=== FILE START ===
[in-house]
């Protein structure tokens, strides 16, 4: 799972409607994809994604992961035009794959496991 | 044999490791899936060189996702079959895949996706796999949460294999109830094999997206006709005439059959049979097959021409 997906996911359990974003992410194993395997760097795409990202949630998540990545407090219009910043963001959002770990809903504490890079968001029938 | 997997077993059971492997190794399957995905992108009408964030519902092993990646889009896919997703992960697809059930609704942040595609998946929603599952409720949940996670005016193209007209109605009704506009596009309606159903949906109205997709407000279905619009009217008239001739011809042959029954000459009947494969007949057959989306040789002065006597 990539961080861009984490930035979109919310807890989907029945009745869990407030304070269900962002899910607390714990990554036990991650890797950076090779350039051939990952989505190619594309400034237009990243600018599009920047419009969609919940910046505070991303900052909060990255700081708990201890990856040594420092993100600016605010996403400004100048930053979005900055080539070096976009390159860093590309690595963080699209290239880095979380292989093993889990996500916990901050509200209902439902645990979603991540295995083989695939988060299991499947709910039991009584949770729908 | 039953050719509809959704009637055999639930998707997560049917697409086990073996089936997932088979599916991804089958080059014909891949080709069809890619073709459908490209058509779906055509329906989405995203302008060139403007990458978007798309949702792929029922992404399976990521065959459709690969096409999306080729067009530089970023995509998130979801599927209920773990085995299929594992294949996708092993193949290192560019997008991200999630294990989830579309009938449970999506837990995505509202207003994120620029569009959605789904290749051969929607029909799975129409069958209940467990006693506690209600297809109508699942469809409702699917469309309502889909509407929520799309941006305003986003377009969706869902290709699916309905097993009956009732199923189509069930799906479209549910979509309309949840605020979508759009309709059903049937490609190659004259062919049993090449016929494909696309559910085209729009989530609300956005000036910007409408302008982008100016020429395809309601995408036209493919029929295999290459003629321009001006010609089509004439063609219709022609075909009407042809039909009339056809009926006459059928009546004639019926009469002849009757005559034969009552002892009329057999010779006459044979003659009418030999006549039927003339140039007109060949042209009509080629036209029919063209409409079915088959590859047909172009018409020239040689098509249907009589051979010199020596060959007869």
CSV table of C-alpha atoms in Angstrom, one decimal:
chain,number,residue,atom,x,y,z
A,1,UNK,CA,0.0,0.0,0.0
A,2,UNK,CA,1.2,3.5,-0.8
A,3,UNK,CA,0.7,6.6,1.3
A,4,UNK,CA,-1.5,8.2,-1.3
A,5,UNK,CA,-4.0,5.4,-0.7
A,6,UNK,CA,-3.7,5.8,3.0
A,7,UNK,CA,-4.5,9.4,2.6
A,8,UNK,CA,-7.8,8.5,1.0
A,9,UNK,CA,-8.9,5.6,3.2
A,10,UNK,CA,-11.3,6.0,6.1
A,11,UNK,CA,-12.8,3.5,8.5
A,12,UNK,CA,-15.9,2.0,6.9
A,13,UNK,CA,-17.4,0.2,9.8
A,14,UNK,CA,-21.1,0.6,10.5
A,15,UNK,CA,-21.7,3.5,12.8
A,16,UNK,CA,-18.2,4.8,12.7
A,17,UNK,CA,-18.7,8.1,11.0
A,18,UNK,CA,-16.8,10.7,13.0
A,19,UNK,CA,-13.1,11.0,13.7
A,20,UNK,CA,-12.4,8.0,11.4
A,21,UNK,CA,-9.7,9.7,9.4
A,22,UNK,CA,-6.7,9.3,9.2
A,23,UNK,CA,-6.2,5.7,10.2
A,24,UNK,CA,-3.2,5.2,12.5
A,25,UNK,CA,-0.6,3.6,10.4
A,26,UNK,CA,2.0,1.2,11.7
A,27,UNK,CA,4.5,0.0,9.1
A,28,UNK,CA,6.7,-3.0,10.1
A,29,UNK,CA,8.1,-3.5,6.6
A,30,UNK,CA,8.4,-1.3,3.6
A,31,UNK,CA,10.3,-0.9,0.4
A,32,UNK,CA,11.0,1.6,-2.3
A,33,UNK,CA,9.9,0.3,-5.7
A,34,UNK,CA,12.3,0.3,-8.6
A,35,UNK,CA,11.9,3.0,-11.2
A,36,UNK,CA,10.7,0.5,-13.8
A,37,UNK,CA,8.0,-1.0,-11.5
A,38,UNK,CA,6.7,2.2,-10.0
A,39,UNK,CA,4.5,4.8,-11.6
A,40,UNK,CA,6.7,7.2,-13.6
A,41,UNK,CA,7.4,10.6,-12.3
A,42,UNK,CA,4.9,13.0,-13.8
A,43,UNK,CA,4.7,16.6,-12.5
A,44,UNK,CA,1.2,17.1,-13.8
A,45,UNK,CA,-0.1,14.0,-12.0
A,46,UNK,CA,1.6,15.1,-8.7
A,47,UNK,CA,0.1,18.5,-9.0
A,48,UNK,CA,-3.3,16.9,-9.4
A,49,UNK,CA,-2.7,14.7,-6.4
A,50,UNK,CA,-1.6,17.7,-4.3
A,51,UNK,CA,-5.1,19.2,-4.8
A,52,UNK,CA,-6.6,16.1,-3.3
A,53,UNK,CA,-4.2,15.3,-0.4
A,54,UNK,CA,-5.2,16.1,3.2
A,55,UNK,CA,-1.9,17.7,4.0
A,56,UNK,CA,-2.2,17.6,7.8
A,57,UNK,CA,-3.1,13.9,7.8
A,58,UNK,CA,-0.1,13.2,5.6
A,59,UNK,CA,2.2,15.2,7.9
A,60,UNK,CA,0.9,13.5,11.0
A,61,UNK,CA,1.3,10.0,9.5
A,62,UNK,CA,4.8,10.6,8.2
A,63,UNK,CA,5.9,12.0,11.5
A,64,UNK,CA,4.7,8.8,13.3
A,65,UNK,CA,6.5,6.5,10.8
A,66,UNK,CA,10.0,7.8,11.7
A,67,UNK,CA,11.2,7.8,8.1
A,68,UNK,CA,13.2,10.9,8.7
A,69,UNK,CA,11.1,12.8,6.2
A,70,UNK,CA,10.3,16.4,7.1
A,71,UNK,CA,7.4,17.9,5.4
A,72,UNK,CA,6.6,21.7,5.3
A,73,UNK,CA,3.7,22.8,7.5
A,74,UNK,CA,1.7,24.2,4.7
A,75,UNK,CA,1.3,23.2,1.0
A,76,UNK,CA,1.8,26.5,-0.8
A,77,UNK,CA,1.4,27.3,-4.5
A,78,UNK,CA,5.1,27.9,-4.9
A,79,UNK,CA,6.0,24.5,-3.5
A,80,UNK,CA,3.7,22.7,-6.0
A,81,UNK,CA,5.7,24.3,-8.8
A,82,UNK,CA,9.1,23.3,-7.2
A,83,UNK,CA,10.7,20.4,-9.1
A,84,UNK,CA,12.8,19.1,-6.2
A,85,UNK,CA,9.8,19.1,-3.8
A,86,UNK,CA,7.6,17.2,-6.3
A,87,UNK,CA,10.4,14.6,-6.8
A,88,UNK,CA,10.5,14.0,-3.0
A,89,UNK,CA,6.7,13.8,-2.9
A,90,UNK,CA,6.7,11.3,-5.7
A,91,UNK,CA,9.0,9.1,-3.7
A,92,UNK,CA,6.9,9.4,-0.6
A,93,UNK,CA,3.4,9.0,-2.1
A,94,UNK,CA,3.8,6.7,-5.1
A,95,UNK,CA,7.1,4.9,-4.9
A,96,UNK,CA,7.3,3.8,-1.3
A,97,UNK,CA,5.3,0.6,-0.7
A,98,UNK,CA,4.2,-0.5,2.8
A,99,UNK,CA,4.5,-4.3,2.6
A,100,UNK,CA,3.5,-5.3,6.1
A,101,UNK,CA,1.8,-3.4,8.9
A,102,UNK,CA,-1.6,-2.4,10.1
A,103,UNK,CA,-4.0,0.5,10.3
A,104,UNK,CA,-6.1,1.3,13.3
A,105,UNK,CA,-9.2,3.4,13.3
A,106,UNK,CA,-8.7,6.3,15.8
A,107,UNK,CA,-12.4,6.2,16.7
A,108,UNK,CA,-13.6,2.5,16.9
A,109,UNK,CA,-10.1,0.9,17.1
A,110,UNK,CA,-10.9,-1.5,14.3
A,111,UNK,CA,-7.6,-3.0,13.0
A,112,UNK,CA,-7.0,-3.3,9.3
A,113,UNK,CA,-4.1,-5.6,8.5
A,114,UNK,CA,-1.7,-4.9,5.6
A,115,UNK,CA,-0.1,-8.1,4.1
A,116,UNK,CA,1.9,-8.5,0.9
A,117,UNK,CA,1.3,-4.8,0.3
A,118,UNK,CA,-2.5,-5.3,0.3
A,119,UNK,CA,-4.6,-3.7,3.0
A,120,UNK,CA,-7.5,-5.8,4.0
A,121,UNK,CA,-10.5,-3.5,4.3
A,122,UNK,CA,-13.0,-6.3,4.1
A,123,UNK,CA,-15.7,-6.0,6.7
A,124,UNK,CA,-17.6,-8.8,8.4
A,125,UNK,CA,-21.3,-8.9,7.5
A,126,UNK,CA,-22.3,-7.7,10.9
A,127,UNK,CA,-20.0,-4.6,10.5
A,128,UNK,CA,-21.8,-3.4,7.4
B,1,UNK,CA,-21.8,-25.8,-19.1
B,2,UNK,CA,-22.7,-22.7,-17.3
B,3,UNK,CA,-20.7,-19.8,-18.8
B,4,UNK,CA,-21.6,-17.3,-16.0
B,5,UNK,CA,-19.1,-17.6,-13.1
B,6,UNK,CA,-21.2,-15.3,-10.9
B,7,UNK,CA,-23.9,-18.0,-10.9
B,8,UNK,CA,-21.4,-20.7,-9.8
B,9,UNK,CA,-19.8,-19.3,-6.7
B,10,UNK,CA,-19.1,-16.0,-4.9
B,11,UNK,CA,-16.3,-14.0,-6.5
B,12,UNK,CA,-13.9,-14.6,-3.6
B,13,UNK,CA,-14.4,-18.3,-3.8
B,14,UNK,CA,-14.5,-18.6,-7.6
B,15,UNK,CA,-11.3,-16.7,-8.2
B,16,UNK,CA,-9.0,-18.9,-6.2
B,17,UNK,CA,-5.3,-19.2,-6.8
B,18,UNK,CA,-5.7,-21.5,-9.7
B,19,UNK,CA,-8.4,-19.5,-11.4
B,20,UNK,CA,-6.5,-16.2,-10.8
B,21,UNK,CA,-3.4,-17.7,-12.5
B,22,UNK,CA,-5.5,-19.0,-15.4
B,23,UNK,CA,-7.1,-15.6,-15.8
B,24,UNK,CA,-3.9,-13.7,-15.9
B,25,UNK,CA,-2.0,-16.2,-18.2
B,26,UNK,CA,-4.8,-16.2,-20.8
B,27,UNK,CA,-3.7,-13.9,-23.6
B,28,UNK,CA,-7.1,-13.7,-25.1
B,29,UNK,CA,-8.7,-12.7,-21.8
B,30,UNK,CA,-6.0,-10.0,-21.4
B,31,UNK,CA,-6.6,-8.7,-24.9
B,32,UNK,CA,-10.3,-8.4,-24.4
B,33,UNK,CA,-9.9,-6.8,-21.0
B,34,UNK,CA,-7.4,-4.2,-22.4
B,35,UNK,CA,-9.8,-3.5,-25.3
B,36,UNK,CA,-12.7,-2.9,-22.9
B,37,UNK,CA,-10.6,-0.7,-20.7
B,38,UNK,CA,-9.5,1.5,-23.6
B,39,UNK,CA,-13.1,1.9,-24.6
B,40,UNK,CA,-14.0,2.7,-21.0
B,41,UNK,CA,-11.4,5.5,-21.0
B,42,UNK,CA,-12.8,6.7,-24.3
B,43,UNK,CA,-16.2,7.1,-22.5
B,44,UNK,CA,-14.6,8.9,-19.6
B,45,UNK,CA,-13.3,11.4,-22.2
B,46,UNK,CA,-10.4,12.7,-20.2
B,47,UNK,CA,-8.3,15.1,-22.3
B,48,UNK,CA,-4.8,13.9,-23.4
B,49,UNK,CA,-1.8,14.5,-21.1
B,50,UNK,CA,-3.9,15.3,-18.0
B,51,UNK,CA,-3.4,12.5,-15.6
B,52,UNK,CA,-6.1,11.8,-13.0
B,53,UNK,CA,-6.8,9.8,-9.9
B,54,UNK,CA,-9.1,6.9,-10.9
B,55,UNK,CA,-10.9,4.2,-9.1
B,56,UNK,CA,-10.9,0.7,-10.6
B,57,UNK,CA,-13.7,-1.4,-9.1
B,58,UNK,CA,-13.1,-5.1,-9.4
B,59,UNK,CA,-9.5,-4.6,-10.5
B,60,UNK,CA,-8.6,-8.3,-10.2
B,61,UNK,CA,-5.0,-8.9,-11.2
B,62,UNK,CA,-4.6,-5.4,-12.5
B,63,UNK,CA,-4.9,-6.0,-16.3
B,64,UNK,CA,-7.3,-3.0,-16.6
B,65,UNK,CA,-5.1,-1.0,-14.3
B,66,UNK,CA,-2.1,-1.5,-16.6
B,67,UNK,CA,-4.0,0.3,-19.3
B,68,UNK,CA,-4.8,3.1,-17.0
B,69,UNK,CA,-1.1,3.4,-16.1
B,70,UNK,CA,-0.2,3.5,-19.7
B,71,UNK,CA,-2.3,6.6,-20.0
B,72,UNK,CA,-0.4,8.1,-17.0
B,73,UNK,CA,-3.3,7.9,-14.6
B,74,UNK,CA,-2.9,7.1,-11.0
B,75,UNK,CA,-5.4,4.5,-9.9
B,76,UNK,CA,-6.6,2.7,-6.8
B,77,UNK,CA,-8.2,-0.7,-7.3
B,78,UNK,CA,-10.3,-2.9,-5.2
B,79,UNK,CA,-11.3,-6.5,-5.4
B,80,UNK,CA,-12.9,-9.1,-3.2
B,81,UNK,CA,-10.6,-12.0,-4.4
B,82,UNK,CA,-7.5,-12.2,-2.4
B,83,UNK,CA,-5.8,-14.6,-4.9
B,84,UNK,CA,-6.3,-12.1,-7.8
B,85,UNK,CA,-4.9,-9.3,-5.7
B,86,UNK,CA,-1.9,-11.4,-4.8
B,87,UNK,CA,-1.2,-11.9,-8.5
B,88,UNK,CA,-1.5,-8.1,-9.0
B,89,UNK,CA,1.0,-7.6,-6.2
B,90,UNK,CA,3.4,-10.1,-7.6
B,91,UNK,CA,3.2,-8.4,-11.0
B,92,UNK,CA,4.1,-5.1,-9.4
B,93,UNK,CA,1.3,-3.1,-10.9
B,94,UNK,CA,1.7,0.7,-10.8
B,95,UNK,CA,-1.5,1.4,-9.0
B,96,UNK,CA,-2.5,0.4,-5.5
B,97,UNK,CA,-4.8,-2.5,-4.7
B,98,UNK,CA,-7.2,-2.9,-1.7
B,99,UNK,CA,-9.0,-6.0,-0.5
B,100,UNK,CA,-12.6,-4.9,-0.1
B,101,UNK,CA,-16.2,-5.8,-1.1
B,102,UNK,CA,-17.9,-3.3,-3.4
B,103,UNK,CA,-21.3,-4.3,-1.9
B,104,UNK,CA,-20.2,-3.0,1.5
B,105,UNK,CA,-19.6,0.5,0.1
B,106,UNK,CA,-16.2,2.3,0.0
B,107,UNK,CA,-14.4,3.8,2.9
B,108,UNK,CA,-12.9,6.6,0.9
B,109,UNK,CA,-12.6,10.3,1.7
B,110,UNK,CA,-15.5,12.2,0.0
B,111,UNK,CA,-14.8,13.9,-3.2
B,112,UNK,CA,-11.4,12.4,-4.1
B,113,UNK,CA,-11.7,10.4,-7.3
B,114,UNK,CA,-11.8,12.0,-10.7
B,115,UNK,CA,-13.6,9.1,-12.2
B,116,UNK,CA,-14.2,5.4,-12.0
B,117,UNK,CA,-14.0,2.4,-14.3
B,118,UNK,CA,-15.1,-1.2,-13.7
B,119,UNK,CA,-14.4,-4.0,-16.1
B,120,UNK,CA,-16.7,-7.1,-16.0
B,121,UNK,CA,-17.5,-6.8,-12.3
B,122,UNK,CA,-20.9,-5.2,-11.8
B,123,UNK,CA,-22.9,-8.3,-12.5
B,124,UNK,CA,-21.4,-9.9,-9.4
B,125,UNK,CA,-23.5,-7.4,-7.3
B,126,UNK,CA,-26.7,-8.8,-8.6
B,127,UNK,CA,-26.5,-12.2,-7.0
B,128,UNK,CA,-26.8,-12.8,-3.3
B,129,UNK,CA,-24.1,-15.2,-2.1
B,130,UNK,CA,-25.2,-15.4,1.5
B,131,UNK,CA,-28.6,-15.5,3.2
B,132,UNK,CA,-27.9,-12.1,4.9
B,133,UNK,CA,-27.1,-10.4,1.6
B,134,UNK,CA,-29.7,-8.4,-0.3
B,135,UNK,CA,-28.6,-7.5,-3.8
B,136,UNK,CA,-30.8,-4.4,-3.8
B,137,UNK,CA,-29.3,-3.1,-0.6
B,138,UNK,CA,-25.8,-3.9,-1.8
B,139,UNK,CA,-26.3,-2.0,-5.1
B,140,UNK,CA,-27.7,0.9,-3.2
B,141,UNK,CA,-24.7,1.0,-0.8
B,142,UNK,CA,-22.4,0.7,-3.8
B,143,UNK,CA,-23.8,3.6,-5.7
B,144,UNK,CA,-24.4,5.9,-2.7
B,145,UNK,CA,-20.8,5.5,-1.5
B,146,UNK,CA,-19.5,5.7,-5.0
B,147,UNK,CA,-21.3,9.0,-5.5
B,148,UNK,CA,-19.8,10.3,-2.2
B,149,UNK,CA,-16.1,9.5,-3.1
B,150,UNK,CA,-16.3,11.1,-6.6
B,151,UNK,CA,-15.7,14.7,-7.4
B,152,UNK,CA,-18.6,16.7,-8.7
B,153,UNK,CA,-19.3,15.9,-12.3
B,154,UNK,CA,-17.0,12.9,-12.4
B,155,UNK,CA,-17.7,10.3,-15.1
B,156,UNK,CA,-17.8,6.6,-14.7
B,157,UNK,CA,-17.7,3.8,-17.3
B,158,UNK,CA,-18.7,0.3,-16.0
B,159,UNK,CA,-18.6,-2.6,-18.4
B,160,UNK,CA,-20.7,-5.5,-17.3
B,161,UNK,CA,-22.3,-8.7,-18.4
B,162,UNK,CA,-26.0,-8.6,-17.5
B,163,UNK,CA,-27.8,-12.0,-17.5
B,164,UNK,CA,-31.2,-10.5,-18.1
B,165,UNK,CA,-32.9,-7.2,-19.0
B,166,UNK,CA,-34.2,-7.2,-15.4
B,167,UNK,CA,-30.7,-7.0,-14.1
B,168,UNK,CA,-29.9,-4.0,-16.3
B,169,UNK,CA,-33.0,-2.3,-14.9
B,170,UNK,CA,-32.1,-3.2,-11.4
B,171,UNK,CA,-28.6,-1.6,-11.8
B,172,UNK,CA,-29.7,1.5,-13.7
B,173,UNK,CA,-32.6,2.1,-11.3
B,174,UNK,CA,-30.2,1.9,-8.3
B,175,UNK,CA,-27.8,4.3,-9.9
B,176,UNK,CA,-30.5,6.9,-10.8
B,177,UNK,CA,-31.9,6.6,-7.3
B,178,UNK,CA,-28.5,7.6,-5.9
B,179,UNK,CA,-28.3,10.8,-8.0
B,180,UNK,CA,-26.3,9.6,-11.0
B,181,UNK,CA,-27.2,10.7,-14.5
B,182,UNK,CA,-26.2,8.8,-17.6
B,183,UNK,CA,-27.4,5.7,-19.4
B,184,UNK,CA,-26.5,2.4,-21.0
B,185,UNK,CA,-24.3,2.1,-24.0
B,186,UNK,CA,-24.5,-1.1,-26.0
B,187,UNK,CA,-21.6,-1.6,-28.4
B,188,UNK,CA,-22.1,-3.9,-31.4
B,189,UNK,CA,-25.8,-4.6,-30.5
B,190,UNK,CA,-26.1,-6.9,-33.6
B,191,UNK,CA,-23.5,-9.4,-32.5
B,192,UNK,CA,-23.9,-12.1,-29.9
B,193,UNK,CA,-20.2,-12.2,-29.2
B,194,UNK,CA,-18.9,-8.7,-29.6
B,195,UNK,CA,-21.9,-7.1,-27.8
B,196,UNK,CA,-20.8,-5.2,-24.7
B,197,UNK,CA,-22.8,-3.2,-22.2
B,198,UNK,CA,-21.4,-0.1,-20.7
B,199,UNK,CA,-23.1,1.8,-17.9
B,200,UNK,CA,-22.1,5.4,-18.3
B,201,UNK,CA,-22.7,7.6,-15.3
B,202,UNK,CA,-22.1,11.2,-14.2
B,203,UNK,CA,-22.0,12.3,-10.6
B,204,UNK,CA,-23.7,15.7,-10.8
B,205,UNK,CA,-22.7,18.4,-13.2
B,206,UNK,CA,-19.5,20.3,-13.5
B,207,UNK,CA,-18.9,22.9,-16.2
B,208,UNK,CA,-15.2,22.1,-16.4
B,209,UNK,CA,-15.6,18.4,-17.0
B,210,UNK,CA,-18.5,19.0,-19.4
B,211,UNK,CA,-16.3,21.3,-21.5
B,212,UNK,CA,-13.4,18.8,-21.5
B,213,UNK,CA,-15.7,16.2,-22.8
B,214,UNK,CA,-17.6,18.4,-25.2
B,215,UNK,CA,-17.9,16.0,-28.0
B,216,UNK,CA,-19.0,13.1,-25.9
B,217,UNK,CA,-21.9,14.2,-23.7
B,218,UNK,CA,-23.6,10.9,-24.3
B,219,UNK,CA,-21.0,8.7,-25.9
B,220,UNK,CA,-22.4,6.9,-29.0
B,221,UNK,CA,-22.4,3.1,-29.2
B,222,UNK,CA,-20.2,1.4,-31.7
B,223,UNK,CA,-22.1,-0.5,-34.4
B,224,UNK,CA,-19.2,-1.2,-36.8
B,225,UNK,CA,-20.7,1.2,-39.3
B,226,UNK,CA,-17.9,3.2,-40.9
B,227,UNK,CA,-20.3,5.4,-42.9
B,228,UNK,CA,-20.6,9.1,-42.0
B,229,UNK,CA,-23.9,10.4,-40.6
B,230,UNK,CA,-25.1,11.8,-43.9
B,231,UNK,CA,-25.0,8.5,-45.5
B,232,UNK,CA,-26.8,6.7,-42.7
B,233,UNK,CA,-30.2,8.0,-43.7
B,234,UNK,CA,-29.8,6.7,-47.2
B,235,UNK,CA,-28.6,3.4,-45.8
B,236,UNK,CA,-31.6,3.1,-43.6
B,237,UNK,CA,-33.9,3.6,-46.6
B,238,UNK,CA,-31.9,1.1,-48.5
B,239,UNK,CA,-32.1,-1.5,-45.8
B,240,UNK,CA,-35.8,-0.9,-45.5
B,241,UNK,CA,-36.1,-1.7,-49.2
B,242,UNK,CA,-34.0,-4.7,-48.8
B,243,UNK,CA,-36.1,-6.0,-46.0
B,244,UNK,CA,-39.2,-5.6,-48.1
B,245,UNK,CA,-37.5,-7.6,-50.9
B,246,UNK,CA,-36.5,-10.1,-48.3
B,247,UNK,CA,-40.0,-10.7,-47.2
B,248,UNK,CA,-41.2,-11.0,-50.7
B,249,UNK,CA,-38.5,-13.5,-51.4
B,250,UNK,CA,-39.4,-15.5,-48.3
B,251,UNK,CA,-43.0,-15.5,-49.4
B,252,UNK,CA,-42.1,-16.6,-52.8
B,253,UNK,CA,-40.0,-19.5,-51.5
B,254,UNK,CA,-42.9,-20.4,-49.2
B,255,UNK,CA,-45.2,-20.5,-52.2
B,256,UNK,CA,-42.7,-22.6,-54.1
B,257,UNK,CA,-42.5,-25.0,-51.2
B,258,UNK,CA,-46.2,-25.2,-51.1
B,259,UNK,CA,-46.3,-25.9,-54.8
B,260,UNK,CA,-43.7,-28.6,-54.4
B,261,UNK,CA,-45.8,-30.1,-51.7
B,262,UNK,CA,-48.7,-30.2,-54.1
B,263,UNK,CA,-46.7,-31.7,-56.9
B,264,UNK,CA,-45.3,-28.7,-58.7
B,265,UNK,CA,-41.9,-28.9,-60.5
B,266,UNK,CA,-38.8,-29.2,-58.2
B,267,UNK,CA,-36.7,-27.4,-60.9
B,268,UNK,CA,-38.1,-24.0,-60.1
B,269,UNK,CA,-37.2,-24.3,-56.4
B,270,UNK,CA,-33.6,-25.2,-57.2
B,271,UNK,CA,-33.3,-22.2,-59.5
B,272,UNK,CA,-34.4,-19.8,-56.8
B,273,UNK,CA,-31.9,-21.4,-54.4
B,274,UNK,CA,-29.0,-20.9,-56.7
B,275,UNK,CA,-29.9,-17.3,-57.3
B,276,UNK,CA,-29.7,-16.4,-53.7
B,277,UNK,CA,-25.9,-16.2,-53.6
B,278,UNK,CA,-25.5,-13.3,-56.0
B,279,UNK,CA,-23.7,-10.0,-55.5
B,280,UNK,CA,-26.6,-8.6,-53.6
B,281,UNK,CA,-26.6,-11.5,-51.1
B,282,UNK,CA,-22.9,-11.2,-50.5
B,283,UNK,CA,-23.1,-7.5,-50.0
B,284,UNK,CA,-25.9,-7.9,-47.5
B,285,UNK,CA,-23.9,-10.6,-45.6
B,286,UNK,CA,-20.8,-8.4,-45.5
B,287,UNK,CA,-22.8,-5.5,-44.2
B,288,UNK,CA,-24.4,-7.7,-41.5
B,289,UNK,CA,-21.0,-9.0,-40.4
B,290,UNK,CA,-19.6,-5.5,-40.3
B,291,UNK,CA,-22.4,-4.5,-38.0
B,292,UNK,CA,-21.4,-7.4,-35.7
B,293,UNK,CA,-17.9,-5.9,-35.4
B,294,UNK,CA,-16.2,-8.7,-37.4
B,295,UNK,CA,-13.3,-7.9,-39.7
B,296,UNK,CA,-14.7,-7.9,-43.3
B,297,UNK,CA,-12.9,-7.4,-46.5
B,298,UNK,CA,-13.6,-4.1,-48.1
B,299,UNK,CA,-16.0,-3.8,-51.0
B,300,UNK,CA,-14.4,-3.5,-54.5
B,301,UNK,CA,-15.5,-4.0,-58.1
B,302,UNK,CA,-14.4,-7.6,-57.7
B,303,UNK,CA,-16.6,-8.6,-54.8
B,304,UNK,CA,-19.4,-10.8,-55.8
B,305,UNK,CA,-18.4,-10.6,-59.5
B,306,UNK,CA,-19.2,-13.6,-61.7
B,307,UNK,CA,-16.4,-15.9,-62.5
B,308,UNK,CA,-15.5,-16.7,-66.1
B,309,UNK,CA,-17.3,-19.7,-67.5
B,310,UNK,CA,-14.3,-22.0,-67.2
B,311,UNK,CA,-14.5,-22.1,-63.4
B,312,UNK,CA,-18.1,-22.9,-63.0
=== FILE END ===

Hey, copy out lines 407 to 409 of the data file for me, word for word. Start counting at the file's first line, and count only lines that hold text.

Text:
B,275,UNK,CA,-29.9,-17.3,-57.3
B,276,UNK,CA,-29.7,-16.4,-53.7
B,277,UNK,CA,-25.9,-16.2,-53.6